Forty-two percent of best performers use social recognition to boost engagement in health and well-being compared with 23% of high-cost companies, while 28% offer wearable devices for tracking physical activity versus 12% of high-cost companies.

Best performers are also ahead of peers in adopting new healthcare delivery solutions:


Best performers

High-cost companies

Best performers lead by

Offer healthcare delivery via telemedicine for professional consultations



18 points

Use centers of excellence within health plans



16 points

Offer onsite or near-site health clinics



14 points


In addition, 57% of best performers formally monitor vendor performance through performance guarantees, compared with 34% of high-cost companies. The same percentage have a partnership with a third-party data warehouse, compared with 25% of high-cost companies.

The gap narrows between best performers’ pharmacy practices and those of organizations with higher healthcare costs, which may indicate that all employers are hyper-focused on rising pharmacy costs, especially for specialty medications.

Best performers still lead the pack in adopting strategies to manage pharmacy cost. More than half (57%) evaluate pharmacy benefit contract terms, compared with 49% of high-cost companies. And more than a quarter (28%) evaluate their plan design to promote the use of specialty biosimilars, when available, compared with only 18% of high-cost companies.

“Best-performing employers take aggressive action in areas that can have the greatest impact in their employees’ health care,” said Jeff Levin-Scherz, M.D., North American coleader, Health Management practice at Willis Towers Watson. “They put employees at the center of their health care strategy and benefit experience, and develop new ways to engage employees in improving their well-being. Our research shows this diligence can create a healthy, high-performance workforce and a competitive advantage for the company.”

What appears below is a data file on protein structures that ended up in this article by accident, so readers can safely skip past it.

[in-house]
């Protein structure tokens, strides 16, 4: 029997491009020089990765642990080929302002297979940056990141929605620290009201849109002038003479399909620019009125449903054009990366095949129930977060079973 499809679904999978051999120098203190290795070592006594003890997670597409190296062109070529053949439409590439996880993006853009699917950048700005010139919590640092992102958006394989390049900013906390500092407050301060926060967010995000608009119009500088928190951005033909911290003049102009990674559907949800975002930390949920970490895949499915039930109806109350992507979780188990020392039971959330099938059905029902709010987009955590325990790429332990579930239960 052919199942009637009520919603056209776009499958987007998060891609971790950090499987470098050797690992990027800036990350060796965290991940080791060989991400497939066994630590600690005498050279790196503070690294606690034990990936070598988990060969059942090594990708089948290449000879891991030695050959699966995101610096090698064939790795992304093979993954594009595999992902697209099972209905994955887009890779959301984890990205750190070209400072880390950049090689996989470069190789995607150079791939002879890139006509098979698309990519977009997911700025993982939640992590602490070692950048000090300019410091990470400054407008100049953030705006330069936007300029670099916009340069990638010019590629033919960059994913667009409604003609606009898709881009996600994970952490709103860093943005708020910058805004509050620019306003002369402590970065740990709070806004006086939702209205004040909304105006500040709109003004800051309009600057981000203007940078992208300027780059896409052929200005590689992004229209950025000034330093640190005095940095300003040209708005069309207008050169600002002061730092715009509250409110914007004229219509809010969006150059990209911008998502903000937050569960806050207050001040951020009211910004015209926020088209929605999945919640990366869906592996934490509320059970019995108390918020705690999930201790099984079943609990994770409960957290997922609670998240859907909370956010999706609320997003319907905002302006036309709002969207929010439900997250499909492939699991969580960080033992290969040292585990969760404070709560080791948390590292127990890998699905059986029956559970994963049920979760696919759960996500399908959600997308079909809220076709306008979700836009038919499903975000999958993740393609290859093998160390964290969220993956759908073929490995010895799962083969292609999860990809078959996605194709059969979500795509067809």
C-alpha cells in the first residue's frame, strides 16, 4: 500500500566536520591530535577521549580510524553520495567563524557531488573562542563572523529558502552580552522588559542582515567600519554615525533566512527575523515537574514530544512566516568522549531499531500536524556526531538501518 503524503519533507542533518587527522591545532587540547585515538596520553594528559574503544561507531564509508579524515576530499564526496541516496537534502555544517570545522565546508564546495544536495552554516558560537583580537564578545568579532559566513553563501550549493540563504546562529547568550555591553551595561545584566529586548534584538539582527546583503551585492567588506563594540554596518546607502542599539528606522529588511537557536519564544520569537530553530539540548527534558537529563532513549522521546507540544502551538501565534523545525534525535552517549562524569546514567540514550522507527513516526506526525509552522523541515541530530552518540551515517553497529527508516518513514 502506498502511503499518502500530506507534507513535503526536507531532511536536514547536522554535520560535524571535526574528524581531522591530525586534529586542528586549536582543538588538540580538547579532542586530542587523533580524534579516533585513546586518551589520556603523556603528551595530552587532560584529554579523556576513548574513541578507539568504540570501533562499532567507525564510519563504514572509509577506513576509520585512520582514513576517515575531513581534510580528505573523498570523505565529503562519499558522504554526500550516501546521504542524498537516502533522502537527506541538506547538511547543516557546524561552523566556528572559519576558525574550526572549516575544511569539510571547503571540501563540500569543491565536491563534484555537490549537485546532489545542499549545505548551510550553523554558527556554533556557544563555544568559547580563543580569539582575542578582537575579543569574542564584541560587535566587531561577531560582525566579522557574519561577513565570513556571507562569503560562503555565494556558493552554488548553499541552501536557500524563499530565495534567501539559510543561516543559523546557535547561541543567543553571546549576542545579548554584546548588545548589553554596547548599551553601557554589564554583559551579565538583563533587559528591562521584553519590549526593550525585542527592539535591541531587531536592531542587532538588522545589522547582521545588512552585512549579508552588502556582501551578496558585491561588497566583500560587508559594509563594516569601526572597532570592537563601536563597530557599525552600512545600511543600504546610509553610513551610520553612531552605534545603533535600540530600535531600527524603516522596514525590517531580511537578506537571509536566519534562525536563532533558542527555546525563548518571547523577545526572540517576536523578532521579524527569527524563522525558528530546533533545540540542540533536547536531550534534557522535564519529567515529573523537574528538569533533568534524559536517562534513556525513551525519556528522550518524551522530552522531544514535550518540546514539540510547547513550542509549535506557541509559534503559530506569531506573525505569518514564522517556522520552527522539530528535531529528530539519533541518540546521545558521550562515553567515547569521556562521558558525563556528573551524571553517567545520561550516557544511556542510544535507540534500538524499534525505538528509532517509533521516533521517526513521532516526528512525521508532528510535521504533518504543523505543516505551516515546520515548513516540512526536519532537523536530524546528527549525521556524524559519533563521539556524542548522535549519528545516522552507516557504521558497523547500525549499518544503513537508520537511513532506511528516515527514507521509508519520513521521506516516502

About Best Performers

The research identified 47 companies that qualify as best performers based on their abilities to manage cost trends and efficiency. Best-performing companies (47 survey respondents) exhibited the following two characteristics:

  • Cost trend: 2-year average trend after plan changes (2015/2016 and 2016/2017) that is below the national norm (4.5% in 2017) and 2-year average trend before plan changes (2015/2016 and 2016/2017) that is below the national norm (6.0% in 2017)
  • Efficiency: Efficiency in 2017 that is 5% or greater — roughly 60th percentile and above

Willis Towers Watson selected best performers from the 395 companies that completed the 2017 Willis Towers Watson Financial Benchmark Survey and the 2017 Willis Towers Watson Best Practices in Health Care Employer Survey with sufficient healthcare cost trend and efficiency information. For more information about best performers, download the full survey report.

About the Survey

The 22nd annual Willis Towers Watson Best Practices in Health Care Employer Survey was completed by 698 U.S. employers between June and July 2017 and reflects respondents’ 2017 health program decisions and strategies. Respondents collectively employ 11.9 million employees and operate in all major industry sectors. Results provided are based on 555 employers with at least 1,000 employees.